approval seeking,  David Whyte,  Personal growth,  Poetry,  social media detox

“Sweet Darkness”

“You must learn one thing. The world was made to be free in.” — David Whyte

Sometimes the right poem can work life-changing magic. And sometimes it all depends on what you’re going through when you read it. David Whyte’s “Sweet Darkness” is one such poem for me. Revisiting it today, I am struck this time by the sheer power of its last three lines. This heart-stopping poem is an invitation to stop wasting our time on futile distractions — and a clarion call to discover the real work that we were meant to do….

 

SWEET DARKNESS
By David Whyte

When your eyes are tired
the world is tired also.

When your vision has gone,
no part of the world can find you.

Time to go into the dark
where the night has eyes
to recognize its own.

There you can be sure
you are not beyond love.

The dark will be your home
tonight.

The night will give you a horizon
further than you can see.

You must learn one thing.
The world was made to be free in.

Give up all the other worlds
except the one to which you belong.

Sometimes it takes darkness and the sweet
confinement of your aloneness
to learn

anything or anyone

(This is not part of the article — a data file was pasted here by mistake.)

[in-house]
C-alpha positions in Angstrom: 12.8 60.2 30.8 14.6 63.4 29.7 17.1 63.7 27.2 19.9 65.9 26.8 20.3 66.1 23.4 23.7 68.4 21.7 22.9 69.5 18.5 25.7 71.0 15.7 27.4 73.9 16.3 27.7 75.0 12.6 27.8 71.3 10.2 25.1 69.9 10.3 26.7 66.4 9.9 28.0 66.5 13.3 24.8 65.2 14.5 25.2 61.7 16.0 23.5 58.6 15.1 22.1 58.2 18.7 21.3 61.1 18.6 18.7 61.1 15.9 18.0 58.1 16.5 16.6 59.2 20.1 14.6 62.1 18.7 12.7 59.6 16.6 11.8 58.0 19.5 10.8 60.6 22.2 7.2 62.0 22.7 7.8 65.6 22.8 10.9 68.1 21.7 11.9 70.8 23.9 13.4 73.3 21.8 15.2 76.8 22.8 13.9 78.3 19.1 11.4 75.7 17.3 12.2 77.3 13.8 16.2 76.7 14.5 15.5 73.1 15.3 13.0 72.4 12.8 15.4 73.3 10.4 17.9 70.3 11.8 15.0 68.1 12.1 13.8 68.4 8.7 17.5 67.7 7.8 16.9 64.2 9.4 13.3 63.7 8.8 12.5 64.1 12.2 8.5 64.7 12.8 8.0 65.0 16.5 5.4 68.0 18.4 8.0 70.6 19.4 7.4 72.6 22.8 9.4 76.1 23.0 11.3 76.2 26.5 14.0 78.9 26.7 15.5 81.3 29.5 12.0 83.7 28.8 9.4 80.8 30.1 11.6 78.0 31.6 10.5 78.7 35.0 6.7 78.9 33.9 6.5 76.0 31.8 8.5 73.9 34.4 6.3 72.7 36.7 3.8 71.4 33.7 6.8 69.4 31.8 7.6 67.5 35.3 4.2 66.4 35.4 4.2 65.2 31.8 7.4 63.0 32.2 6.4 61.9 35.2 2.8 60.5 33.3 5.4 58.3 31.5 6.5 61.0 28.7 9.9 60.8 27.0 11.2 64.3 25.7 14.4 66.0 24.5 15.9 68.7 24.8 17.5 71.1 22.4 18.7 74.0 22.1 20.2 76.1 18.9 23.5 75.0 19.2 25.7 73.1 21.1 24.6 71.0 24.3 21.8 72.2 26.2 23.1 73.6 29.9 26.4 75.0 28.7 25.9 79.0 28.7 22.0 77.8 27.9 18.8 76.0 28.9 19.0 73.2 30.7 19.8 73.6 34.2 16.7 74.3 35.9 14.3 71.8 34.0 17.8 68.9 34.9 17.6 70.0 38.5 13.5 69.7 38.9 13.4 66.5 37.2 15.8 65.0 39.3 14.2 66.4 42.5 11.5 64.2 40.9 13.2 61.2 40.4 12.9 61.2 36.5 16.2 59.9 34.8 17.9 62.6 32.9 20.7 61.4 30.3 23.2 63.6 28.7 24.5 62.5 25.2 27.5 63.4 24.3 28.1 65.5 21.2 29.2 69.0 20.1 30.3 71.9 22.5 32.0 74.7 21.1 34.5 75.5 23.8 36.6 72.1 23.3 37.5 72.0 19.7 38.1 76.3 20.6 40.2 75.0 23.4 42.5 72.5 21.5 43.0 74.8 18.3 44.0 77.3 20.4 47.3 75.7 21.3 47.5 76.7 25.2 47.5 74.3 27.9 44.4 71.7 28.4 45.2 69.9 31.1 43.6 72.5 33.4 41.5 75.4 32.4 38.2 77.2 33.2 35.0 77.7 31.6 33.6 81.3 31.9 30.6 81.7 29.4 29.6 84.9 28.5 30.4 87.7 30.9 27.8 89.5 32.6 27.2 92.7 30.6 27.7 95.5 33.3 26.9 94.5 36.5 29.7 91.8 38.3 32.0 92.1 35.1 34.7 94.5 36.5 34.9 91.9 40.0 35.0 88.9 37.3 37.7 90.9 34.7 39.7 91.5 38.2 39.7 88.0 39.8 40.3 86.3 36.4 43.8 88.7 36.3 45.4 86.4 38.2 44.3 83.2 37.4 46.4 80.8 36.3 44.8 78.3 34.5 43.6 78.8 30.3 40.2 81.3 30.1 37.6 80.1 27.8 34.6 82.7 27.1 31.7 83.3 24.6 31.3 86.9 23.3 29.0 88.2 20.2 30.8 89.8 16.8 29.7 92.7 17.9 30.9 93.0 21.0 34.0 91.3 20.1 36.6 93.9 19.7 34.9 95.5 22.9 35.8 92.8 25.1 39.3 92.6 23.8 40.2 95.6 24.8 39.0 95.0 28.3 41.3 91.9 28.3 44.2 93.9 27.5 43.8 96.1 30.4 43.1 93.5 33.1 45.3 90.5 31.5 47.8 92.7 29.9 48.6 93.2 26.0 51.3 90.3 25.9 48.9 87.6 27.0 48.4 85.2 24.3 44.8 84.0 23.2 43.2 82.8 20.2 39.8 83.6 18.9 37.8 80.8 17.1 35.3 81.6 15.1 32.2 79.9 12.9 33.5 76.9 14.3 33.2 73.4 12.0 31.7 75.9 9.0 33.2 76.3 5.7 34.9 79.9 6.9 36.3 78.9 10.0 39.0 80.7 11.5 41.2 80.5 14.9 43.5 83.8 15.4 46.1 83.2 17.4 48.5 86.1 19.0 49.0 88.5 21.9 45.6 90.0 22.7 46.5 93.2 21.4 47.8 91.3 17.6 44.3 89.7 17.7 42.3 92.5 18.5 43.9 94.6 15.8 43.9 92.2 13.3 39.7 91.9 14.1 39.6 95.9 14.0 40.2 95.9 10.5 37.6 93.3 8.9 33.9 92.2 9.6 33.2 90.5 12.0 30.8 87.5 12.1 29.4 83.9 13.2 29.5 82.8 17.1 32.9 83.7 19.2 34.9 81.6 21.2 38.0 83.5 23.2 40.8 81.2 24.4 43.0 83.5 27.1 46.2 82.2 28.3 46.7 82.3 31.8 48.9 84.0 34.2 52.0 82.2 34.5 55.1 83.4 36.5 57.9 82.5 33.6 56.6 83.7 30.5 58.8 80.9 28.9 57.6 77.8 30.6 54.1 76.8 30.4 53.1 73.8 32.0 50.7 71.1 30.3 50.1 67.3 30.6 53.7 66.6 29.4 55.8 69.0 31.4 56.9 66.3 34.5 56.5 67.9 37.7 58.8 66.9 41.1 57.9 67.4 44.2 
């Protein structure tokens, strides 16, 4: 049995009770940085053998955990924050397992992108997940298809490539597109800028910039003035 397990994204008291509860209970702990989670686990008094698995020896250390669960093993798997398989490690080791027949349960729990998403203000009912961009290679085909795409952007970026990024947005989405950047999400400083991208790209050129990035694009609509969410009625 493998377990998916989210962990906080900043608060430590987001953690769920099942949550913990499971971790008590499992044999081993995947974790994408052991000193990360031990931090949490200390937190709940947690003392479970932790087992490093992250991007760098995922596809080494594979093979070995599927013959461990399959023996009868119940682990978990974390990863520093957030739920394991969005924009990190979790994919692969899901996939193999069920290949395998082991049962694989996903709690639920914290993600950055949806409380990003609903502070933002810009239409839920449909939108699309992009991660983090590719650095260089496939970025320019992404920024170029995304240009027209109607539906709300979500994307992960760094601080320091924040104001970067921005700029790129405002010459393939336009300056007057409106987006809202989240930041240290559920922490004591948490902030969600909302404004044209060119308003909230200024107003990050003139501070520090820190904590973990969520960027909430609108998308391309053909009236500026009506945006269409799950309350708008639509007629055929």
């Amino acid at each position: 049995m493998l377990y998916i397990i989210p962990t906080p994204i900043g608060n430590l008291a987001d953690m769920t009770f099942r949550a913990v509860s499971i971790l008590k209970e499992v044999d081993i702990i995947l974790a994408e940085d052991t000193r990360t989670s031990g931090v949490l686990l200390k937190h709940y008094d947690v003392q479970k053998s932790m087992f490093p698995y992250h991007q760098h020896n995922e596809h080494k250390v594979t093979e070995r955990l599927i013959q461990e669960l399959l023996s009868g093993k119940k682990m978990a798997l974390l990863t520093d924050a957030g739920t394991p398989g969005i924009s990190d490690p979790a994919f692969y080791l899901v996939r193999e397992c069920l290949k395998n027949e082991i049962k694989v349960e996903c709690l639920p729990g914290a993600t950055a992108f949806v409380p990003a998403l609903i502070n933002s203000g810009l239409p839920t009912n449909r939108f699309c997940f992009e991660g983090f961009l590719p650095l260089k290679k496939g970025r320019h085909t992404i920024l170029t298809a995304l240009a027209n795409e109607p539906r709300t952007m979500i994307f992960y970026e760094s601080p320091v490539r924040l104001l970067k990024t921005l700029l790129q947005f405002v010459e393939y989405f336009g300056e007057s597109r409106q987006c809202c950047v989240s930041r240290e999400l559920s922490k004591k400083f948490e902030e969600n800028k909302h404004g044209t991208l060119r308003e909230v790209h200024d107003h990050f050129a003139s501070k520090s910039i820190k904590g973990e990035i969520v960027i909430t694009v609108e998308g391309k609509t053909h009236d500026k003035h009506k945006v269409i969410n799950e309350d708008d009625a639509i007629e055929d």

that does not bring you alive

is too small for you.

–Reprinted from The House of Belonging, by David Whyte (Many Rivers Press); 1997

 

Photo by Cindy La Ferle 

Throughout my career, I've worked as a book production editor, travel magazine editor, features writer, and weekly newspaper columnist. My award-winning lifestyles features and essays have appeared in many national magazines and anthologies, including Newsweek, Reader's Digest, The Christian Science Monitor, Writer's Digest, Victoria, Better Homes & Gardens, Bella Grace, and more. My weekly Sunday "Life Lines" column ran for 14 years in The Daily Tribune (Royal Oak, MI) and won a First Place (Local Columns) award from the Michigan Press Association. My essay collection, Writing Home, includes 93 previously published columns and essays focusing on parenthood and family life.